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Pitcher Plant Inspires A More Slippery Package

by Rudy Sanchez on 08/21/2018 | 3 Minute Read

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The pitcher plant is a carnivorous plant that feeds on insects by luring them and trapping them in a special digestive liquid. In order for their prey to fall into this liquid trap, these plants have developed a surface on their leaves making them slippery when moistened by condensation or nectar.

The specialized leaves of the pitcher plant partly served as inspiration for a new packaging breakthrough coming out of Virginia Tech. In a paper published by Scientific Reports, researchers describe a process that wicks common edible oils like cottonseed into extruded plastics that are commonly used in food packaging (polyethylene and polypropylene). Until now, the process to make a slippery liquid-infused porous surface (SLIPS) used fluorine and silicone-based materials and complex manufacturing methods that made their commercial applications impractical and cost-prohibitive. This new technique is compatible with inexpensive food oils, making the process commercially viable.

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The oils use the inherent roughness of these polymers, so no additional coatings or special techniques need to be used. The polymers are impregnated with oil using a roller, and they stick to the plastic due to the roughness of the material.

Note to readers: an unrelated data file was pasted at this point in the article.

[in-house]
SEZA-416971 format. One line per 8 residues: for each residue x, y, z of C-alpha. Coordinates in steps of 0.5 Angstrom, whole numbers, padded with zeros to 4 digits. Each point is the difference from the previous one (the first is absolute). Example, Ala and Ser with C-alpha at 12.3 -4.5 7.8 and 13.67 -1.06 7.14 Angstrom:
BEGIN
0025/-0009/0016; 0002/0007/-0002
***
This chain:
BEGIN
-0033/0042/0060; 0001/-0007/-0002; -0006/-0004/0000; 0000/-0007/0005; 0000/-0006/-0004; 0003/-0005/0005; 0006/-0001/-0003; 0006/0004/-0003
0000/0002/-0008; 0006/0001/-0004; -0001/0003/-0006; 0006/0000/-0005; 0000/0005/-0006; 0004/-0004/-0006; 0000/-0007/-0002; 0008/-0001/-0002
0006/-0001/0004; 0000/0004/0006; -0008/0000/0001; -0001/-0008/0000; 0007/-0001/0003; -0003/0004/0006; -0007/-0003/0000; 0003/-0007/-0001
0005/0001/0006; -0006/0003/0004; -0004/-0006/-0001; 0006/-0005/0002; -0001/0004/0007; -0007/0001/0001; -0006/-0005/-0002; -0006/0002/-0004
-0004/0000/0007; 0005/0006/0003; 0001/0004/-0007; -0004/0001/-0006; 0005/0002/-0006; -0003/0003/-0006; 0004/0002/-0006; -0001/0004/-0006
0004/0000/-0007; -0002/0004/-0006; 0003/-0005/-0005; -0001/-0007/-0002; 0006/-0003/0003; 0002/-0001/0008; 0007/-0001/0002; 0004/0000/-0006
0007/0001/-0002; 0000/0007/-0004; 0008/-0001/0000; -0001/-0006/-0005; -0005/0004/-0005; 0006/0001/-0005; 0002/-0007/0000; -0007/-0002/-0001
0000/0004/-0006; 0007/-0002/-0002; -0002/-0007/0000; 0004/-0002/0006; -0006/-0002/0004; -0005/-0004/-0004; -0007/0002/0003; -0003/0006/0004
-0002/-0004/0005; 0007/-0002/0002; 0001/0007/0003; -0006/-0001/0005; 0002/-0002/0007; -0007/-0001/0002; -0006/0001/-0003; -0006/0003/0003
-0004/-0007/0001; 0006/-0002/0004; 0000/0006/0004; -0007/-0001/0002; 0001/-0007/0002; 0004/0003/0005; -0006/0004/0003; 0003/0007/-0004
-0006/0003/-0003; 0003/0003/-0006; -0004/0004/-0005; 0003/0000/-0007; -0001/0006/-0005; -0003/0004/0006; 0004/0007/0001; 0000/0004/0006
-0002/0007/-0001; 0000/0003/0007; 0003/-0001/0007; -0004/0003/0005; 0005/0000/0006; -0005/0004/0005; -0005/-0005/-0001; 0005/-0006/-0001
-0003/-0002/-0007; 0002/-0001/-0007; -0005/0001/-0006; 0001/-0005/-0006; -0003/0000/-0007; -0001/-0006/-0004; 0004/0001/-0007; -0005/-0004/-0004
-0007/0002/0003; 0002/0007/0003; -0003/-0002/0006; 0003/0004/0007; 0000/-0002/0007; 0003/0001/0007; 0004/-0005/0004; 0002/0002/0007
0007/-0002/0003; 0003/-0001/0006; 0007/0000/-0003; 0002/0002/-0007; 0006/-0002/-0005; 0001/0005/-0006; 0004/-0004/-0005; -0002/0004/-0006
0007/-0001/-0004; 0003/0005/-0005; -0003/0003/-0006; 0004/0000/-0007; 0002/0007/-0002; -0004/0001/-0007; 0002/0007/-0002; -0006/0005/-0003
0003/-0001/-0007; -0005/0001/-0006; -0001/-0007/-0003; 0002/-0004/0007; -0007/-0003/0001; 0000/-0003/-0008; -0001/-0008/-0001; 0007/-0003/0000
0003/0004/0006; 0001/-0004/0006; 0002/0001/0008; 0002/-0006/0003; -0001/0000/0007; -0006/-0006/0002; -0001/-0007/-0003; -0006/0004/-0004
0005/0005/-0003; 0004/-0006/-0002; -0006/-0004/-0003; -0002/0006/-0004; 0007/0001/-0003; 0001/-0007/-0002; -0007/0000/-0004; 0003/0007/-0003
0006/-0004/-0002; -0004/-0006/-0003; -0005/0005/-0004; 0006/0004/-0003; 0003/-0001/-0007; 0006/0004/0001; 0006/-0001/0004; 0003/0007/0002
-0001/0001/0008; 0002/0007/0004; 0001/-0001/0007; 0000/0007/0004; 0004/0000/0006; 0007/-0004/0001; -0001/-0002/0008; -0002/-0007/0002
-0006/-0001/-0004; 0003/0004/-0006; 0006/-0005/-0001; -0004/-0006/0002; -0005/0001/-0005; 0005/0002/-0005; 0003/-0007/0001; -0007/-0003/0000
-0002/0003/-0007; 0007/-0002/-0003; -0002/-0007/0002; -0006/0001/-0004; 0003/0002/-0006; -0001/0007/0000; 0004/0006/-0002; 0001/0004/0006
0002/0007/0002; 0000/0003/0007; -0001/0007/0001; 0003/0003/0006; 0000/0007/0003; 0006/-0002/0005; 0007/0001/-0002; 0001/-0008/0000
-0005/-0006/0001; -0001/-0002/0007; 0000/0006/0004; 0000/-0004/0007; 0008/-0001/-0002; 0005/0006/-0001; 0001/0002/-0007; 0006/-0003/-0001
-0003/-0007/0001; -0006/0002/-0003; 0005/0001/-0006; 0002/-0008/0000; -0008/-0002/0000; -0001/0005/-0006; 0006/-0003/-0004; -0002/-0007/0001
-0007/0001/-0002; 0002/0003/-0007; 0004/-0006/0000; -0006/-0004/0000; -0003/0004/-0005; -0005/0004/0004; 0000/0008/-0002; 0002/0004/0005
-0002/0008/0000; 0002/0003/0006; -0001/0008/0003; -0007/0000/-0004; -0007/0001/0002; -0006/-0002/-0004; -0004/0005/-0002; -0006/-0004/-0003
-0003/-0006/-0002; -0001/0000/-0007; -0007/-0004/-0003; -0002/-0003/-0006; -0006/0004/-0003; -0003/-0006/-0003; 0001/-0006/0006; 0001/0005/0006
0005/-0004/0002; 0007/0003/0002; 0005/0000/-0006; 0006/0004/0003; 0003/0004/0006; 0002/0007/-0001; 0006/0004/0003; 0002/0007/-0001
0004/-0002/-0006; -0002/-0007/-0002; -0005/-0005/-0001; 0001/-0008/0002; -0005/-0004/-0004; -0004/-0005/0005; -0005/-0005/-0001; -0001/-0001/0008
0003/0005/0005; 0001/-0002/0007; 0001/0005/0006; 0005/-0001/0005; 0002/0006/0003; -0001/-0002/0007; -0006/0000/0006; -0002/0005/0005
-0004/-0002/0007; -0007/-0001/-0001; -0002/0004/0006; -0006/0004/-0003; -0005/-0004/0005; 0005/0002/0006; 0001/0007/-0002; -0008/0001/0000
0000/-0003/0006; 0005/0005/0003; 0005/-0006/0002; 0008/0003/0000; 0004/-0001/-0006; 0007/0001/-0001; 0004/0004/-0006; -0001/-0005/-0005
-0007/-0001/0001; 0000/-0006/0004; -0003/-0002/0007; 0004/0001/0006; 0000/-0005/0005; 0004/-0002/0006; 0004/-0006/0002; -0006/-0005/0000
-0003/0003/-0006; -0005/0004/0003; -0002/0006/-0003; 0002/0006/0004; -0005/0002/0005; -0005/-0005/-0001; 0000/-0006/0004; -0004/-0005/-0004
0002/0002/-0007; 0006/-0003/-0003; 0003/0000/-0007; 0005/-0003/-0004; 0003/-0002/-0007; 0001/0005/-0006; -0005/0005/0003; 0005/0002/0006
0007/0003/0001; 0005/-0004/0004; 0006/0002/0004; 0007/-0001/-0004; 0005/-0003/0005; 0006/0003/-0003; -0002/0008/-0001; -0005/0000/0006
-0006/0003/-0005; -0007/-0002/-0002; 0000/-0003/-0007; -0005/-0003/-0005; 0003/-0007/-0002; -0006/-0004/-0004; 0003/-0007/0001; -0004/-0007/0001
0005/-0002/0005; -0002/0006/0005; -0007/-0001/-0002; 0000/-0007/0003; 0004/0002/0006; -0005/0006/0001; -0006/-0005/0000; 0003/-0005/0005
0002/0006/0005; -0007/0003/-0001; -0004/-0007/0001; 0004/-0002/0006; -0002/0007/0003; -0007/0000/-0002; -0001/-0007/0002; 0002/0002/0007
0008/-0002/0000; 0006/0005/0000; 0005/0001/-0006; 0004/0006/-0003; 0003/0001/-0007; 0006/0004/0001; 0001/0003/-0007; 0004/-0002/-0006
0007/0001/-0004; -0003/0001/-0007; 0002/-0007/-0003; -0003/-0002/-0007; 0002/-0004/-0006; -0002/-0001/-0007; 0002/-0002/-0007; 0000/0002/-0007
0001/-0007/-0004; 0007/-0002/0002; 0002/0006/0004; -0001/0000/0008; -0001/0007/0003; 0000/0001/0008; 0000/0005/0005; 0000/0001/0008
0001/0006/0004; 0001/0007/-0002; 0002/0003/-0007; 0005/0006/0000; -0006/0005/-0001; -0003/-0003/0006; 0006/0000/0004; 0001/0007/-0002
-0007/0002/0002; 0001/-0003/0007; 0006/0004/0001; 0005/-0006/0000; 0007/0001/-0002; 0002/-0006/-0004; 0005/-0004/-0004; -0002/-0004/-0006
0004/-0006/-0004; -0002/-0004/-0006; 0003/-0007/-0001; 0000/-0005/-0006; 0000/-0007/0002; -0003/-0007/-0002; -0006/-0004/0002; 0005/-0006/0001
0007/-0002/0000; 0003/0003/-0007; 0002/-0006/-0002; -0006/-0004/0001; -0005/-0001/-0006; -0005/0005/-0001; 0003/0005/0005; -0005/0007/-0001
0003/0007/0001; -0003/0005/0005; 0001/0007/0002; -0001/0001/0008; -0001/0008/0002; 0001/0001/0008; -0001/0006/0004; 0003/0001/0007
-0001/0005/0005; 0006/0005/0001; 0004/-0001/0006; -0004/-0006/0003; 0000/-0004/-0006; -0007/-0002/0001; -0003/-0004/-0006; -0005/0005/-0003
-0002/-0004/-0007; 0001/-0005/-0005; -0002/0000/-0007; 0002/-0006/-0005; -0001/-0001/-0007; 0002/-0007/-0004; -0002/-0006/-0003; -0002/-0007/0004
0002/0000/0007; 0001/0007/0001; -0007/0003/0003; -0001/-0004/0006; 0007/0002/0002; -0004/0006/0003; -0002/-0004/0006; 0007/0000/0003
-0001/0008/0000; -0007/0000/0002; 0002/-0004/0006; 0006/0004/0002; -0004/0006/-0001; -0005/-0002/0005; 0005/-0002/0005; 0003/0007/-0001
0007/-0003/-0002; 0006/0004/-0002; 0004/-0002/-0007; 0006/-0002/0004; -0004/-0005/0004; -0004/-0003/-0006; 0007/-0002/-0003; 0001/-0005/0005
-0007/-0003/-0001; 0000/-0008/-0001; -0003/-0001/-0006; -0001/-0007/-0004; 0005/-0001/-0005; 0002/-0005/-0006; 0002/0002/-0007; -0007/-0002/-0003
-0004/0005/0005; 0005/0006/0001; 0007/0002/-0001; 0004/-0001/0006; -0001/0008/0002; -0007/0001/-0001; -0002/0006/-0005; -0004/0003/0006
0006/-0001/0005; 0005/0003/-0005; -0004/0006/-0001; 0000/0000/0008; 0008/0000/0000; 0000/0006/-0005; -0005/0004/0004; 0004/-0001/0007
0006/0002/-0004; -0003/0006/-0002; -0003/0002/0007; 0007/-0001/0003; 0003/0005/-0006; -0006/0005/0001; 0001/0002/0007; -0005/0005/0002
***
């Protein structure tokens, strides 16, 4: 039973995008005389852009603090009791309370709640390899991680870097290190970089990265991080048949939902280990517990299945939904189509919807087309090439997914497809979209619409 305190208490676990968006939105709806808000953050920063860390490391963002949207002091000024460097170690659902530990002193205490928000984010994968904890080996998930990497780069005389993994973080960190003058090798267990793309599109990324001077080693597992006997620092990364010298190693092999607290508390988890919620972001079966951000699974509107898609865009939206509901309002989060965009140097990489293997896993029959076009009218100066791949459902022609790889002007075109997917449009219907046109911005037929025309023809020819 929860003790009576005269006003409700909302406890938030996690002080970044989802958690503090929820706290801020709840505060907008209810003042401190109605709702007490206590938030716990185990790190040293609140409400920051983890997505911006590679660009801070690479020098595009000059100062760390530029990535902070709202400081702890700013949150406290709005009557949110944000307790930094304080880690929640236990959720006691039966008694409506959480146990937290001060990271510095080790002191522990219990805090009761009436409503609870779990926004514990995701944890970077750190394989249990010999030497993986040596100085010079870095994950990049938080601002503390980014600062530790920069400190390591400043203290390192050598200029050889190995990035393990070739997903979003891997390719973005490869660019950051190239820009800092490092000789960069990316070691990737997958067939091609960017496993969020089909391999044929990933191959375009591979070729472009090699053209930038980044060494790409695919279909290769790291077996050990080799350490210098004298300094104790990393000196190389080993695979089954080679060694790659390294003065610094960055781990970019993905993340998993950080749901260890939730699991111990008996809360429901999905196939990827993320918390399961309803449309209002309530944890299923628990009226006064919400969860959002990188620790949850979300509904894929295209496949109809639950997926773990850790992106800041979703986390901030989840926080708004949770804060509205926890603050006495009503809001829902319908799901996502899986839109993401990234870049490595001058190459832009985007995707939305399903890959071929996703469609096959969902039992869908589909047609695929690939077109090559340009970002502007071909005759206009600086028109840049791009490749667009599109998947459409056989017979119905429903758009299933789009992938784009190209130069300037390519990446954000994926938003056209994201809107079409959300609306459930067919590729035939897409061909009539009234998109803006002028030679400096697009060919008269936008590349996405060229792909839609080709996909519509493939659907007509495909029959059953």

“[The] slippery periphery on the pitcher plant actually inspired our product,” said lead study author Ranit Mukherjee.

The study used ketchup, yogurt and water to test the process: its application in food and pharmaceutical packages would reduce waste and make more of the product available to consumers. According to the Food and Agriculture Organization of the United Nations, in industrialized nations, approximately 40% of food is wasted at the retail and consumer level. Some of this waste is attributable to the last remaining bit of consumable product you can’t squeeze out of a bottle or packet. By using this kind of super-wicking plastic, more food is dispensed with even less thrown away.

Sure, leftover ketchup might seem trivial but imagine what's left over in the 11 billion packets Heinz sells every year that ends up in the garbage because it sticks to the inside of the package.

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"We had two big breakthroughs," according to Jonathan Boreyko, Assistant Professor of Biomedical Engineering and Mechanics and the study's co-author. "Not only are we using these hydrocarbon-based polymers that are cheap and in high demand, but we don't have to add any surface roughness, either. We actually found oils that are naturally compatible with the plastics, so these oils are wicking into the plastic itself, not into a roughness we have to apply."

For all the technological marvels that surround us and transform daily life, scientists and engineers are still drawing inspiration from the engineering found in nature. Just as Swiss engineer George de Mestral modeled Velcro from the hooks found on the cockle-burs that would stick to his clothes and dog’s fur while out hiking, so too engineers like Mukherjee and Boreyko are modeling this new packaging design from the pitcher plant.

Who can say what flora or fauna will inspire the next technical breakthrough?

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